FLINT TWP. — Her Harley- Davidson motorcycle jacket and souvenir hat from 2003 Bike Week in Daytona Beach is your first clue that Yvonne Sova, 74, is not your typical grandmother.
Her “bucket list” is not typical either. That’s a “things you’d like to do before you die’’ list popularized in a 2007 movie of the same name.
Sova recently crossed an item off of her list when she climbed aboard a twowheel, horse-drawn sulky for a ride around the track at Mike Sweeney’s harness racing farm in Davison. Better still, her adventure was captured on film and chronicled this month in the March-April issue of AARP magazine — the version sent to people ages 70 and up.
Sova’s hankering for harness racing began about 21 years ago on a visit with her husband to the newly opened Sports Creek Raceway in Swartz Creek, which was not far from their home in Rankin.
“I first saw the trotters out there when (Sports Creek) first opened up,’’ said Sova, who moved to Flint Township about two years ago. “It just looked exciting. I said I’d like to do that someday.’’
Her chance came last year when acquaintance Sara Davidson — a wellknown journalist, novelist and screenwriter — told her that AARP was looking for stories about people looking to fulfill a longtime dream. Davidson told her that about 95 percent of submitted ideas are rejected so Sova’s acceptance was quite a coup.
Next, Sova’s search to find a place to accommodate her dream ride led her to Sweeney’s farm — recommended by another friend with connections to the Sweeney family.
The big day arrived late last fall on the day after a big snowfall. Sova bundled in several layers of clothing and a racing suit loaned by Sweeney climbed aboard a sulky pulled by a $50,000 racehorse named Thunder. It’s a wobbly perch about the size of a tractor seat with not much else than a bar to brace your feet, Sova said.
But with Sweeney holding the reins, she made several laps around the standard sized track for her coveted ride. Sova decided against taking the reins herself because she did not want to be responsible for injury to the expensive racehorse. The horses are well-trained and highly responsive to the slightest tug on the reins, she said.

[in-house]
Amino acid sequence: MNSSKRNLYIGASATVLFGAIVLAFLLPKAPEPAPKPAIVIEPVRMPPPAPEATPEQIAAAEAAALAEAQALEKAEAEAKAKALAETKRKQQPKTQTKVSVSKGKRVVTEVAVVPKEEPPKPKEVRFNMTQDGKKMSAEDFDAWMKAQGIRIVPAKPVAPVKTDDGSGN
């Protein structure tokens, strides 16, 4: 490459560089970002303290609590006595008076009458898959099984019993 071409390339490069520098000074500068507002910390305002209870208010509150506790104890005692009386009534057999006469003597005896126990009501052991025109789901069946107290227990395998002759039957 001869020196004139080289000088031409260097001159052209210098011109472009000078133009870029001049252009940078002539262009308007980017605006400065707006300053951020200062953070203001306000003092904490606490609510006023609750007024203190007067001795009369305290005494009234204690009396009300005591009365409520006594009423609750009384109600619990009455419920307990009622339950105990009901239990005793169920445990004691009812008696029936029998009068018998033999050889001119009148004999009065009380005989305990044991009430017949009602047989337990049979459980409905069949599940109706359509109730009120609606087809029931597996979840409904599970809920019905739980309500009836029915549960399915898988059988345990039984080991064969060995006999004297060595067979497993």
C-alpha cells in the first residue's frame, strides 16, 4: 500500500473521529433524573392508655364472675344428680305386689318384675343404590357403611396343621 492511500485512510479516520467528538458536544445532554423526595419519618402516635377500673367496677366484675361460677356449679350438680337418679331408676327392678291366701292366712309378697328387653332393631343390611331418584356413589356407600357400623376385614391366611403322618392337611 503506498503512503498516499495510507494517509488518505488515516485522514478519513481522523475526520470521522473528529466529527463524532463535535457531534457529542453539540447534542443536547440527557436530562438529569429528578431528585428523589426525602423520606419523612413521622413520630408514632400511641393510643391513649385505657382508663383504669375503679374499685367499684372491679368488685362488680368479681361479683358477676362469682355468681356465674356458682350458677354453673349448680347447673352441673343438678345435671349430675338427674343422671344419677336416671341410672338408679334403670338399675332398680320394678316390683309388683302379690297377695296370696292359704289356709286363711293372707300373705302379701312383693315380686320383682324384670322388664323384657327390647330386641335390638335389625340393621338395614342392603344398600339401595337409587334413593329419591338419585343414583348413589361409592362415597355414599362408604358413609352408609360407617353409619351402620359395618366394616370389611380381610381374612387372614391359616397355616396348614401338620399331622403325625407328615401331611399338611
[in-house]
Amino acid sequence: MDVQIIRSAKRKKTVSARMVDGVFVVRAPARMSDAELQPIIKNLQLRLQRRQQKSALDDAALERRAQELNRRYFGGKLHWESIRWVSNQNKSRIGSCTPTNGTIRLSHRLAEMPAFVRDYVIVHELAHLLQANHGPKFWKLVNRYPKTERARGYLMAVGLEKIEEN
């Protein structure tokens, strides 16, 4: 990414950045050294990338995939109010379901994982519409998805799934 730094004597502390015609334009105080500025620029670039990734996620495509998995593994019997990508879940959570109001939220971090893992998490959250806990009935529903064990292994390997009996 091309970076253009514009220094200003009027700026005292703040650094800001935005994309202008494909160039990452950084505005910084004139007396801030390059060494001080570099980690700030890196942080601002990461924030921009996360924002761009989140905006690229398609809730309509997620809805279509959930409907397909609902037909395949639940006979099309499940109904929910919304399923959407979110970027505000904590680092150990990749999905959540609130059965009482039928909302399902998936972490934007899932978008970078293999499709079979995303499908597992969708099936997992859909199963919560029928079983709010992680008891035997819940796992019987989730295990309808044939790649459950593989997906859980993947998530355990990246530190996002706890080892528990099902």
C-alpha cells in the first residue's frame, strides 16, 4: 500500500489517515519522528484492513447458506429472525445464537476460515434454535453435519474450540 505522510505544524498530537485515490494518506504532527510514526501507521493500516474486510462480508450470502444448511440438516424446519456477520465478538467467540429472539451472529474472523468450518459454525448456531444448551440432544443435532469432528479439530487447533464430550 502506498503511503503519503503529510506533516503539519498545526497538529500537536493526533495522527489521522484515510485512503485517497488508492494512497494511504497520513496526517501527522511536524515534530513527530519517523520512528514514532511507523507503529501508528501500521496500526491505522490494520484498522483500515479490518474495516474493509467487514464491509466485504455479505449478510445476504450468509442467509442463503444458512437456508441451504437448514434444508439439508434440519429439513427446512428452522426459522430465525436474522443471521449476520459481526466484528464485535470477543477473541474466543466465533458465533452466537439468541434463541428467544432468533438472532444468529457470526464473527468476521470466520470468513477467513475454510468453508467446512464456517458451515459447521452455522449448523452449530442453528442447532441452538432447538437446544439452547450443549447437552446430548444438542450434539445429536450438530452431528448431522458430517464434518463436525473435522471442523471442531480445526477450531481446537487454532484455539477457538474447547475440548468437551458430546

AARP sent a photographer to capture the ride and Sara Davidson wrote the article.
“Yeah, it left me wanting more,’’ Sova said of her ride. Sweeney was very accommodating and invited her to come back anytime, she said.
As for her bucket list, Sova’s far from done. She wants to hike to the bottom of the Grand Canyon and ride her motorcycle to all 50 states. She’s already scratched off a hot air balloon ride and the trip to Daytona Beach. She’d always wanted to go to the annual biker’s event which draws about 500,000 motorcycle riders, but her husband was never interested.
Sova taught herself to ride a motorcycle after her husband died 15 years ago. Now motorcycle road trips are standard for Sova who is a member of the Women on Wheels motorcycle organization. She took a solo ride to Missouri a few years ago after a companion backed out, a ride to Vermont last year and a trip along California’s winding, scenic Pacific Coast Highway about two years ago.
“You never know what you can do until you do it,’’ Sova said. “I’m not trying to prove anything.’’
Sova has five children, eight grandchildren and three great-grandchildren. They tell her to be careful but don’t worry about her because most of her children also ride motorcycles, she said.
Her harness adventure in Davison led her back to Sports Creek. At Sweeney’s farm, she met Phil Stommen, track representative for the Michigan Harness Horsemen’s Association based in Okemos. He posted a video of Sova’s ride on the association’s website. He also invited Sova and a friend to watch one of his horse’s race at Sports Creek. Sova got to ride in a pace car which starts the races and to stand in the winner’s circle when Stommen’s horse won.
When she’s not having adventures, Sova also works as a caregiver, teaches meditation and does freelance writing for local magazines. She’s also president of the HealthPlus Toastmaster’s Club, based in Flint Township. She will be teaching a meditation class on sound healing April 16 at the Life Enrichment Center at Lennon and Dye roads in Flint Township at a cost of $10 per person.